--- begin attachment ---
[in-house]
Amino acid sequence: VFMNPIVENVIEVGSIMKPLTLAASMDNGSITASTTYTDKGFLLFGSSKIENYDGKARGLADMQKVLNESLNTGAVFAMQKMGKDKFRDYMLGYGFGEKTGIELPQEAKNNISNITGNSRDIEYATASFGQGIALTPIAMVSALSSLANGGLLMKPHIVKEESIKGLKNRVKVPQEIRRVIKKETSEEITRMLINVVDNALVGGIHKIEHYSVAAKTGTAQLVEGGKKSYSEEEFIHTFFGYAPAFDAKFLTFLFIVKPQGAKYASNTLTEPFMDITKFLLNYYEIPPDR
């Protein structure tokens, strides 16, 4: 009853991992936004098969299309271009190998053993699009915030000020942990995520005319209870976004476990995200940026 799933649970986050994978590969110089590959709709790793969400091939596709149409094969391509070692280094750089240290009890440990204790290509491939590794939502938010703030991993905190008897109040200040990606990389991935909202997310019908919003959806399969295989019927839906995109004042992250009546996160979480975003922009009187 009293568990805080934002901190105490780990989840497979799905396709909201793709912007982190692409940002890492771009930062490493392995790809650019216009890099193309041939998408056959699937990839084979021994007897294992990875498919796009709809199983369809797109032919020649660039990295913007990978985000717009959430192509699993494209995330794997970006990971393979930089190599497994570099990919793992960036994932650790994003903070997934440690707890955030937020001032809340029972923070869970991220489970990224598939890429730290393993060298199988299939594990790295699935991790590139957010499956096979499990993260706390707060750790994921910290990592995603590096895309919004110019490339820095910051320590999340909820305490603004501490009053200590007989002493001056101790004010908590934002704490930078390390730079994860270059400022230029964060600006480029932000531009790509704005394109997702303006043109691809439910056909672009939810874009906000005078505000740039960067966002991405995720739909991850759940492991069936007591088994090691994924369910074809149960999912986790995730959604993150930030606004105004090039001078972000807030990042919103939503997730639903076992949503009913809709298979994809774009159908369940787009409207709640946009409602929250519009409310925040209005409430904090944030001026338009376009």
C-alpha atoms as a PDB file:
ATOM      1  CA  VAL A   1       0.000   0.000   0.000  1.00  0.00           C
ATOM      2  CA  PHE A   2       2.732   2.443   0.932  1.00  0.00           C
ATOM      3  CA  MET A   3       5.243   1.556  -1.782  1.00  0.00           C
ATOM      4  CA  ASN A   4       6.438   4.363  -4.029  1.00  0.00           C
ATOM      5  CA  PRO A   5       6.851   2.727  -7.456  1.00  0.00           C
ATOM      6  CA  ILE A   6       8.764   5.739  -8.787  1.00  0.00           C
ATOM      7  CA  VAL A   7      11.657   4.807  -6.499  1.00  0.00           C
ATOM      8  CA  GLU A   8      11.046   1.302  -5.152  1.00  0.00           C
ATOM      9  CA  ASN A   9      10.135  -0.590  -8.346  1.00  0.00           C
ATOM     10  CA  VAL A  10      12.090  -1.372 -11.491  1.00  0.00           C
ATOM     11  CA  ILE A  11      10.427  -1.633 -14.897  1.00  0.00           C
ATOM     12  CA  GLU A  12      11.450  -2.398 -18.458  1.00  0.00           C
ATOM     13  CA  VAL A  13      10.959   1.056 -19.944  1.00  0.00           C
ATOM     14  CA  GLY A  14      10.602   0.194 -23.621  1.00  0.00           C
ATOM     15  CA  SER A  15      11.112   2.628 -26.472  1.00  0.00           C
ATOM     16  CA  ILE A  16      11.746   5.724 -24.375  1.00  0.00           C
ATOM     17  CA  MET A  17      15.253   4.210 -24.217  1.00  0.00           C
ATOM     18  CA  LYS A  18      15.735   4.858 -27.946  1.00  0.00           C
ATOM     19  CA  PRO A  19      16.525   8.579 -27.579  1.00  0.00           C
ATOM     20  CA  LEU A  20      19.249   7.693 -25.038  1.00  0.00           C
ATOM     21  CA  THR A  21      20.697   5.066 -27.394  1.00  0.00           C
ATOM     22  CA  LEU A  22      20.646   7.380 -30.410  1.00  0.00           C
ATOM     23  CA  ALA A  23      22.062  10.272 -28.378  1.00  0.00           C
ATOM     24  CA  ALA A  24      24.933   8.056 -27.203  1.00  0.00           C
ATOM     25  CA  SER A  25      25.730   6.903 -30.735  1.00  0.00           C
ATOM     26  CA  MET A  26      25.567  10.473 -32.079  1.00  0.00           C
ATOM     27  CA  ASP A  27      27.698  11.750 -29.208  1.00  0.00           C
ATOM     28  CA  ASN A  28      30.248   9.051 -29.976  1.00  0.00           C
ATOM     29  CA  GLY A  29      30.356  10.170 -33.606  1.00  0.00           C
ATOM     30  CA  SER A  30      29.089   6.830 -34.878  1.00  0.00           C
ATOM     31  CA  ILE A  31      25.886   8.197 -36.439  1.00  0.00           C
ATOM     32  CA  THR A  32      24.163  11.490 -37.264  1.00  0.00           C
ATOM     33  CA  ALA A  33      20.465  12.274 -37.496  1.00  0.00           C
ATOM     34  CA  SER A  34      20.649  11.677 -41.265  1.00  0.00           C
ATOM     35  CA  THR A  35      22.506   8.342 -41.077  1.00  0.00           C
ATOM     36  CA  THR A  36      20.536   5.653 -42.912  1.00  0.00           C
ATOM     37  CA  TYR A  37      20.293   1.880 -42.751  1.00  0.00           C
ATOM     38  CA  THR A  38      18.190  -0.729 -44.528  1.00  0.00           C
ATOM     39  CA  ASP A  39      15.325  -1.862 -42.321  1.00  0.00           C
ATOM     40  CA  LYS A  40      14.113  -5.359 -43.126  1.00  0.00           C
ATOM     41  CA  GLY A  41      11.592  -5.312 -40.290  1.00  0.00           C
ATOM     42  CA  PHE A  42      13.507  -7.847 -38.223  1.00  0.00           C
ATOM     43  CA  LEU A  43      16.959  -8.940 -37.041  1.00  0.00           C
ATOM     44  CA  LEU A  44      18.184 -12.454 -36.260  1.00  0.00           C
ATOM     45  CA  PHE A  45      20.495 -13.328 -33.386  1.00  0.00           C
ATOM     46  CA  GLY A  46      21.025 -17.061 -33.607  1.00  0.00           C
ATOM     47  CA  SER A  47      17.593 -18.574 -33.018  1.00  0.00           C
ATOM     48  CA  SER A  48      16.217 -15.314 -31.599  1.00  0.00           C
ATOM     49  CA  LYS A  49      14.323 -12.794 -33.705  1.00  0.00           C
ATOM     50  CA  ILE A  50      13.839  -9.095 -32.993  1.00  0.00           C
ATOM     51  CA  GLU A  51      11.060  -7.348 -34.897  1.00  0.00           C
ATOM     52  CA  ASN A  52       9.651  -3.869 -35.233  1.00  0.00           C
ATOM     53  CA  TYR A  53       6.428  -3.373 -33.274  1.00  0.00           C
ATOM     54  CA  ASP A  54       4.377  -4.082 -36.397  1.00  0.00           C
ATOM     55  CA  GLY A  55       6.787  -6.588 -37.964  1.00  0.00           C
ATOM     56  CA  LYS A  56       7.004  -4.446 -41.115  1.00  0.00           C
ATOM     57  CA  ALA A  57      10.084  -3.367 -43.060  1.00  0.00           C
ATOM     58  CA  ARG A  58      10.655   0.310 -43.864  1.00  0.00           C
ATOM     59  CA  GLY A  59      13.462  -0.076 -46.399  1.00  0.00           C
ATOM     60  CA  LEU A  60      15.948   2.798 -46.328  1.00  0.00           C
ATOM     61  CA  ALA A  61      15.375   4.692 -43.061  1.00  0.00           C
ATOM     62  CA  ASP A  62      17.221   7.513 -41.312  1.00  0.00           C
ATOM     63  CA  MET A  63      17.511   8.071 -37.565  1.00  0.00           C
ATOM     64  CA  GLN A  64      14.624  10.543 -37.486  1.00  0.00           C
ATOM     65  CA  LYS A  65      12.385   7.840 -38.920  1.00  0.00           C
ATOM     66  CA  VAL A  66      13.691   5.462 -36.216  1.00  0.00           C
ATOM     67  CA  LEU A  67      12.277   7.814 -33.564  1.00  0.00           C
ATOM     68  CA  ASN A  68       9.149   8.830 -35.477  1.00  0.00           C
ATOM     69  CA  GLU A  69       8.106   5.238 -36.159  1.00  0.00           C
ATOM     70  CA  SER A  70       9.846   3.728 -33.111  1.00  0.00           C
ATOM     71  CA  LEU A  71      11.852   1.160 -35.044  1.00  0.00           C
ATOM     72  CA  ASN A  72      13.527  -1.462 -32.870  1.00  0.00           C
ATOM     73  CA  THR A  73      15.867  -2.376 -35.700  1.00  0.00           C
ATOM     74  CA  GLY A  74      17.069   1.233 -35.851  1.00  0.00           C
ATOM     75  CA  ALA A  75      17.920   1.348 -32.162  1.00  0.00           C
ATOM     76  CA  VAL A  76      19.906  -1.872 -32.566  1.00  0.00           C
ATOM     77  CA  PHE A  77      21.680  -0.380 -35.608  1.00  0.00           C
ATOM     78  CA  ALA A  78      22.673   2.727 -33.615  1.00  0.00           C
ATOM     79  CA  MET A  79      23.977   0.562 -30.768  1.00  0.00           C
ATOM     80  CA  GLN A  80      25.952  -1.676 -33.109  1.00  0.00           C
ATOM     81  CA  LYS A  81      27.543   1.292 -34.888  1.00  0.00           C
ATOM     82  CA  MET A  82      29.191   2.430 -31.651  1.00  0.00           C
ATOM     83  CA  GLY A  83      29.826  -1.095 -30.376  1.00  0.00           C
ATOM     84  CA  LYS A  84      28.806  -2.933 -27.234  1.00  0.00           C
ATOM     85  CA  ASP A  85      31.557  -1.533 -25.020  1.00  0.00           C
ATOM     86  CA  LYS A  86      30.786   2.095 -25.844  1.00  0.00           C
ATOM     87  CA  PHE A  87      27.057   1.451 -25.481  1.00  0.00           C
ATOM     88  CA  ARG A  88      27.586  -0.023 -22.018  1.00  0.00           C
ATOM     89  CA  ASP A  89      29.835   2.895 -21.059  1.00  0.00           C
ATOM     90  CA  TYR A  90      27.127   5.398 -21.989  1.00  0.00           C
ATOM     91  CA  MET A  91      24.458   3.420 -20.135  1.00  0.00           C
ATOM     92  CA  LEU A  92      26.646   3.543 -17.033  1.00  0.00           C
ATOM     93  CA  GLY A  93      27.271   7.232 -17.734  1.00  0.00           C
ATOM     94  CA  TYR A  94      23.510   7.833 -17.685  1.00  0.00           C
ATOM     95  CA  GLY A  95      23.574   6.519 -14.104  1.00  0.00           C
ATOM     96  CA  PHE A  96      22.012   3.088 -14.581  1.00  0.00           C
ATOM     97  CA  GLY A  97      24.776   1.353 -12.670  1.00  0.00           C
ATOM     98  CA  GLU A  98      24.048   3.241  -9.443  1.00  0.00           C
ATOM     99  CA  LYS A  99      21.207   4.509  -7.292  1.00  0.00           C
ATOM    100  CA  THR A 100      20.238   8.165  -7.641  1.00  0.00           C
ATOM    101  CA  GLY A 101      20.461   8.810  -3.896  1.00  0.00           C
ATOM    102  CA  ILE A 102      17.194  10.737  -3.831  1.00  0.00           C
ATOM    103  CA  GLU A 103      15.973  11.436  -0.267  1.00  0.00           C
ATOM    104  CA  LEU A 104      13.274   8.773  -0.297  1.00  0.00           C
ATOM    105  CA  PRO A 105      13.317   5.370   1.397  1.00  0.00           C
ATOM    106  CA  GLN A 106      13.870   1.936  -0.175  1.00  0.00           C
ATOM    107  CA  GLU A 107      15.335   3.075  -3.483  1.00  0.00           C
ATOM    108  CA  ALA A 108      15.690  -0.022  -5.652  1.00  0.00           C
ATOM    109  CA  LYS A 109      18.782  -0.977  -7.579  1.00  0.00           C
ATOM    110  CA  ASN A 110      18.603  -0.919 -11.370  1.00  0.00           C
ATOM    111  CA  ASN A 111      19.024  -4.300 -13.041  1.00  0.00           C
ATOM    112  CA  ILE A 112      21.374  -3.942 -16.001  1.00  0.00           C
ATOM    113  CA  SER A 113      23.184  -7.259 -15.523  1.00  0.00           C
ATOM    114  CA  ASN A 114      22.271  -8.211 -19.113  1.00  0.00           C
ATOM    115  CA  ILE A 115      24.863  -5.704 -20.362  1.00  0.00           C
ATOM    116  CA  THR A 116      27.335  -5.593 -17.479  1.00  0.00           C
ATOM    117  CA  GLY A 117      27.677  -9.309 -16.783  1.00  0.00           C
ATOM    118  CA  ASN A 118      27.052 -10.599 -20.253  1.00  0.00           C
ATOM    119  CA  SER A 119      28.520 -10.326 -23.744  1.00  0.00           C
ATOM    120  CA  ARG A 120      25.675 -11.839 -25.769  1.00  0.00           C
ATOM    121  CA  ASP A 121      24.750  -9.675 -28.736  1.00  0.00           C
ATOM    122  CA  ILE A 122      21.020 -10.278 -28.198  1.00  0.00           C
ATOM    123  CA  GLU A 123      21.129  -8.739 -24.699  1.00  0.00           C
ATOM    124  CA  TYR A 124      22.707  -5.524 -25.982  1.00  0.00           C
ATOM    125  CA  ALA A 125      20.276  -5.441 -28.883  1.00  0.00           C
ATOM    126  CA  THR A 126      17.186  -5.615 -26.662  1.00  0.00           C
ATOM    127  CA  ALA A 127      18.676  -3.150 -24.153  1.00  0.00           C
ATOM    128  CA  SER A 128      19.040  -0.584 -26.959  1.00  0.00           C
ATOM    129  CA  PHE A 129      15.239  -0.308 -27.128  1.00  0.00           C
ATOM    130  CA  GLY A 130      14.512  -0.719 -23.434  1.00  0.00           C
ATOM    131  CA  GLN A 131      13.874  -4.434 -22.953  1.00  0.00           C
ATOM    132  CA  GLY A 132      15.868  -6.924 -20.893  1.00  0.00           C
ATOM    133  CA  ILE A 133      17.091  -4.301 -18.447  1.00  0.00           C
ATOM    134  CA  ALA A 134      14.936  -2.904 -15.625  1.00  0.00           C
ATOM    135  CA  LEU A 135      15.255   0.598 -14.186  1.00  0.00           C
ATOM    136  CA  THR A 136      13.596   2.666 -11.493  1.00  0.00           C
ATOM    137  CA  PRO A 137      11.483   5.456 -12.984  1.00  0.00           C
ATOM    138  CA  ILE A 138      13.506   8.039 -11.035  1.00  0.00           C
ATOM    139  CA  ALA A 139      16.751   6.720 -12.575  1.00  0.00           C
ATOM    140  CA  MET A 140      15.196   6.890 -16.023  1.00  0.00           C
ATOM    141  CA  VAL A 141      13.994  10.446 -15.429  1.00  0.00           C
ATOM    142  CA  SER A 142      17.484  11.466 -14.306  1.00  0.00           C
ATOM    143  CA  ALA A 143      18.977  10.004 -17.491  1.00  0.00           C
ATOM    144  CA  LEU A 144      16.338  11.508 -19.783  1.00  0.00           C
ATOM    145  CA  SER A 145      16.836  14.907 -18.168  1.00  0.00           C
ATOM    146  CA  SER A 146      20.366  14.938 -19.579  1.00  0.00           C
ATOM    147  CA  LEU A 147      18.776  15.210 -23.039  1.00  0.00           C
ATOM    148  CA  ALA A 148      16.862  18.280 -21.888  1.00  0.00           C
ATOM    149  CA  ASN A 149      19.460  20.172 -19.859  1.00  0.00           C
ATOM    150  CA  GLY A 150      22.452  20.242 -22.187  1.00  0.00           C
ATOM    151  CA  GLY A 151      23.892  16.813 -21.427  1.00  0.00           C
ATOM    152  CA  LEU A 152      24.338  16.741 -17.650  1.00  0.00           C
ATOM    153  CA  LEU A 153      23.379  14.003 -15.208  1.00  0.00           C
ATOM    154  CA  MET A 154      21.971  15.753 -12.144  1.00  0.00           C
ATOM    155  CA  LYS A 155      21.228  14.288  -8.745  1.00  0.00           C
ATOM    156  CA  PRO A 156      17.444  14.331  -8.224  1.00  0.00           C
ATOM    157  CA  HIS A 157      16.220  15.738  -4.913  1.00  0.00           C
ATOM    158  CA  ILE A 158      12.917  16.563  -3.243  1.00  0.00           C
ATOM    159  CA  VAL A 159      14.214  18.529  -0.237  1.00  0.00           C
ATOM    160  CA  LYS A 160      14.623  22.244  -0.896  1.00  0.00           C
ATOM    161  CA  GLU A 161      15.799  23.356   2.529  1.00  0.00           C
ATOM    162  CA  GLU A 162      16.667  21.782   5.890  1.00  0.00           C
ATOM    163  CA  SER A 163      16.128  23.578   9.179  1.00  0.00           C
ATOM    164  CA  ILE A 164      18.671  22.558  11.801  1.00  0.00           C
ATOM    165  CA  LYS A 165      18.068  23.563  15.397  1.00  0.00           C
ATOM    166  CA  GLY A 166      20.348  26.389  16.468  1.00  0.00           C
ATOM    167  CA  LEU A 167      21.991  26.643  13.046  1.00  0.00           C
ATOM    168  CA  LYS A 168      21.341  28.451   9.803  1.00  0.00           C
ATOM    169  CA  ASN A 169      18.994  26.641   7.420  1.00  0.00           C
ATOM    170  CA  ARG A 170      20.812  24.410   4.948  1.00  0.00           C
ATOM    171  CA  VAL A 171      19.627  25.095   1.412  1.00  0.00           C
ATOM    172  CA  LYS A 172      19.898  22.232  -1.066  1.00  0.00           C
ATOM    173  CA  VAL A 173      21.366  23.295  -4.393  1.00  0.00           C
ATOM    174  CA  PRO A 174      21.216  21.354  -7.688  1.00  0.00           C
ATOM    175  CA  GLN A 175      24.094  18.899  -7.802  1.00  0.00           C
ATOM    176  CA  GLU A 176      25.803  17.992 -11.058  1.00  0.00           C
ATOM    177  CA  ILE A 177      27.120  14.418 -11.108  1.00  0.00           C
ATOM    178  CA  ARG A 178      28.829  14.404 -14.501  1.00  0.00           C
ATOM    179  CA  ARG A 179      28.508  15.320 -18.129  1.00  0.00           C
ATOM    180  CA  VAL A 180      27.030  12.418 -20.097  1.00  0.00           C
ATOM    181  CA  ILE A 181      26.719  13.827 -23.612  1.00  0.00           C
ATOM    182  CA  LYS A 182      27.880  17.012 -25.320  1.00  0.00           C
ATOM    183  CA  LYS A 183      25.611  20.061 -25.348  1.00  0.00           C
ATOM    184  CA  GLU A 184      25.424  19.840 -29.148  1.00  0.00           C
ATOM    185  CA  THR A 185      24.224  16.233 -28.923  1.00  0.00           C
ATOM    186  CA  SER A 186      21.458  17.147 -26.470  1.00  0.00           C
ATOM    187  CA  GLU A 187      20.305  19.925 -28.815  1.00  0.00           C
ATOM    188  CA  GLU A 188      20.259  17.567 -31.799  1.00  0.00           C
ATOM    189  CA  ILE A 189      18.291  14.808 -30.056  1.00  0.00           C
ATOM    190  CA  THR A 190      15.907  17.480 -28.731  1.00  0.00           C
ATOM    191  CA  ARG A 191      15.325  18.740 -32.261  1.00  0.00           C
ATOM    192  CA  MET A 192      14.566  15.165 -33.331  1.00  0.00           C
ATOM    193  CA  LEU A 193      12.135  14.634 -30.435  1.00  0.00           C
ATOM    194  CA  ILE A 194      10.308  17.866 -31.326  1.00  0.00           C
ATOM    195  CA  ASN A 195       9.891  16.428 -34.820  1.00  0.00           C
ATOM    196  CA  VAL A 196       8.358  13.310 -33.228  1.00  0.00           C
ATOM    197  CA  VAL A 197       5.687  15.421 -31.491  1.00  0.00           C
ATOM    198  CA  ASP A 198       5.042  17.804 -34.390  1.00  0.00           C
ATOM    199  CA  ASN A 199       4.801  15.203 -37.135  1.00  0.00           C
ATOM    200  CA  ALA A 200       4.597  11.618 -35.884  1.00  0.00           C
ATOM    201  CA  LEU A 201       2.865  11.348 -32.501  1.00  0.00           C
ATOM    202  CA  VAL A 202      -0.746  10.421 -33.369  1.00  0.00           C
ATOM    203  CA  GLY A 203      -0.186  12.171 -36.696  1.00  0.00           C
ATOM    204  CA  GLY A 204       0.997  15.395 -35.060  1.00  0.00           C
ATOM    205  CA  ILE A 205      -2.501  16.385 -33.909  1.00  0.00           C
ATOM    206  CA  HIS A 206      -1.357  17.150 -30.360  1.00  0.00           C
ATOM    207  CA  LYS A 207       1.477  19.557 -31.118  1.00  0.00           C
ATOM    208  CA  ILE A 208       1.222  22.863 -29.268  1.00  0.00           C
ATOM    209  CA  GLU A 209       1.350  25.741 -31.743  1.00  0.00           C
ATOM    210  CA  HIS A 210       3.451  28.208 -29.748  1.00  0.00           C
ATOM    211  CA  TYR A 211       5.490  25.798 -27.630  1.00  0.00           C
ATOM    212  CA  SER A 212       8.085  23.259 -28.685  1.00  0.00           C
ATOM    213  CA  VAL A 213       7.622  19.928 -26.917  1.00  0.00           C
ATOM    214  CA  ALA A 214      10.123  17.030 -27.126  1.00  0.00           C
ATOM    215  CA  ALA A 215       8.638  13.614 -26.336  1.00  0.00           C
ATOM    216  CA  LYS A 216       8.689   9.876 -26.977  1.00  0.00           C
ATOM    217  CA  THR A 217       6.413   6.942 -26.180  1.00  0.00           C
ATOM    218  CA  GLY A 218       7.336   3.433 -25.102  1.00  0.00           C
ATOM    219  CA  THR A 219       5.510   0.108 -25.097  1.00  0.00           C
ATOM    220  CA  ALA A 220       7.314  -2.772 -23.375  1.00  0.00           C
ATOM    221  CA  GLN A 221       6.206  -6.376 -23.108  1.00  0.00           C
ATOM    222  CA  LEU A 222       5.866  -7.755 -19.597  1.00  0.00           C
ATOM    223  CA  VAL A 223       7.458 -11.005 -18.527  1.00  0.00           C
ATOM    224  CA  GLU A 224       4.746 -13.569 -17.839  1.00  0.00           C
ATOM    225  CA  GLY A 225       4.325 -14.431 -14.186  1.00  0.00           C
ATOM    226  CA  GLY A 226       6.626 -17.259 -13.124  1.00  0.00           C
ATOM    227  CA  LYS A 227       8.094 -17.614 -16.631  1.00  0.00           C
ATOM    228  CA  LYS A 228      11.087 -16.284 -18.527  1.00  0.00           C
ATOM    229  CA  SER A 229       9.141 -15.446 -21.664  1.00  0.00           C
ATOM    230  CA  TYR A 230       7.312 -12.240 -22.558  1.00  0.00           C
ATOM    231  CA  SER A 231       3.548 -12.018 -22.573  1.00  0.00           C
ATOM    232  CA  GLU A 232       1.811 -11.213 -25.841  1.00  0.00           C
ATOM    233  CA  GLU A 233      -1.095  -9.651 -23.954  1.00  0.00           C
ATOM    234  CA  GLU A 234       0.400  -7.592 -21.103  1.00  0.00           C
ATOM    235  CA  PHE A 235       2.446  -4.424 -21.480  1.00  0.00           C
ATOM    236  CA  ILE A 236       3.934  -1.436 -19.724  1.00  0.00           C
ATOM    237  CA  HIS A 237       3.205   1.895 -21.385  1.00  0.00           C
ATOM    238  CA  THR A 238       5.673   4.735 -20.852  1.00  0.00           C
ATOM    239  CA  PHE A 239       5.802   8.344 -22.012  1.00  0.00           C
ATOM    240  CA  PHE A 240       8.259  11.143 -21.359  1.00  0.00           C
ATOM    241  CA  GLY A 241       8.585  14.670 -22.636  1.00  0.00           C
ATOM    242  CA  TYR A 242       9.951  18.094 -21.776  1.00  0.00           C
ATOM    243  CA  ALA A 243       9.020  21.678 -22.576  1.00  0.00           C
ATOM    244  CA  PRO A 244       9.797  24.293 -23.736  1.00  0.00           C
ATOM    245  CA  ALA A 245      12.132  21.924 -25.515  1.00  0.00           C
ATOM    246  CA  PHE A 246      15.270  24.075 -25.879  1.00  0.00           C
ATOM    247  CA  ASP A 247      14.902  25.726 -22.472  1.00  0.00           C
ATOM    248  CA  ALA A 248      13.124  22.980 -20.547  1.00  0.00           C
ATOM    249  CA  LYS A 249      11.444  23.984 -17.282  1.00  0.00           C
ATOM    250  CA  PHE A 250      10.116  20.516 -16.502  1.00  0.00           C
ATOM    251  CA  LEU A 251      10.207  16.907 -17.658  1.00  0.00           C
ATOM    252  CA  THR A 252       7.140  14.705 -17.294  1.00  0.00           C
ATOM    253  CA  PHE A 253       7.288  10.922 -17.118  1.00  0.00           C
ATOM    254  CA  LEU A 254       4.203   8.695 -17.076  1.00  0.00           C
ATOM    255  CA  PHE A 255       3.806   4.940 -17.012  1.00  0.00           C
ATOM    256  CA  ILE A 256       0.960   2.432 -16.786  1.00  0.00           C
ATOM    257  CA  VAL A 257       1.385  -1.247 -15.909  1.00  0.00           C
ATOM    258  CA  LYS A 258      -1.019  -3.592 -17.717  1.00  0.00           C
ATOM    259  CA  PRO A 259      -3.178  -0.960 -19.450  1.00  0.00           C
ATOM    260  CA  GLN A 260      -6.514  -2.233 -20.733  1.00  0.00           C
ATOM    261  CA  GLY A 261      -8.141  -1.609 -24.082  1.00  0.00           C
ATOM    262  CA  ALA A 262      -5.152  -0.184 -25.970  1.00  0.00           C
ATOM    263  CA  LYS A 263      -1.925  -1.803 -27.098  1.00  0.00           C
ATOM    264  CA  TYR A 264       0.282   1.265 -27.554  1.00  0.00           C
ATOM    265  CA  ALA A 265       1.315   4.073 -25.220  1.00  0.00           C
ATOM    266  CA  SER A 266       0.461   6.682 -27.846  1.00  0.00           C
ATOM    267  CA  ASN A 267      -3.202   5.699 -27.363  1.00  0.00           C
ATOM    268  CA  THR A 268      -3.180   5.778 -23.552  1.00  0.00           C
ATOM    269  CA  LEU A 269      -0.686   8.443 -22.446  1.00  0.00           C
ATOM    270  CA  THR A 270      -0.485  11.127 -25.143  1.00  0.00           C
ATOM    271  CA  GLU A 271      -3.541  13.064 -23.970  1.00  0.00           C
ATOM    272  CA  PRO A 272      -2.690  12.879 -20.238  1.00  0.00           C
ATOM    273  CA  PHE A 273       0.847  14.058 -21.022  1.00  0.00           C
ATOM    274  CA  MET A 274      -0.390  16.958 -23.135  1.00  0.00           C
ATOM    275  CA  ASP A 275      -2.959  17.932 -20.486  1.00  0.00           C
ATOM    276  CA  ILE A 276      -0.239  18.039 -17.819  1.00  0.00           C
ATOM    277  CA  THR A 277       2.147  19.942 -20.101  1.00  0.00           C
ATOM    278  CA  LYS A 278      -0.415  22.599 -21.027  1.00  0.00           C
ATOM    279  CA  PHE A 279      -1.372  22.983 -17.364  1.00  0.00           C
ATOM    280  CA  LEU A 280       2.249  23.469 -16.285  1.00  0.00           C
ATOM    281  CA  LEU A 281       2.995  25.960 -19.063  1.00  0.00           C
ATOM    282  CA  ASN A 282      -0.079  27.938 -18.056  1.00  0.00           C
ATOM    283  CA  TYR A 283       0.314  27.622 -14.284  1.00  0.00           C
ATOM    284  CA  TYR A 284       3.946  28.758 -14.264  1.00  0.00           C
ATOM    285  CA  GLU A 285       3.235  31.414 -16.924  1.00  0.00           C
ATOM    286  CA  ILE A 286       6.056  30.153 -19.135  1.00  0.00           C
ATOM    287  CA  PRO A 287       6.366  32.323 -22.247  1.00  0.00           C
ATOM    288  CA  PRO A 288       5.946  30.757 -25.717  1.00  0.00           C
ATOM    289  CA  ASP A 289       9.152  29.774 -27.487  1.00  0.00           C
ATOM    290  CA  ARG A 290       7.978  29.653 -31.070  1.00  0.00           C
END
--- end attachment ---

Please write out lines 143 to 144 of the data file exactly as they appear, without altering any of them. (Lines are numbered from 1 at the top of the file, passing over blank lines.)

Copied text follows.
ATOM    139  CA  ALA A 139      16.751   6.720 -12.575  1.00  0.00           C
ATOM    140  CA  MET A 140      15.196   6.890 -16.023  1.00  0.00           C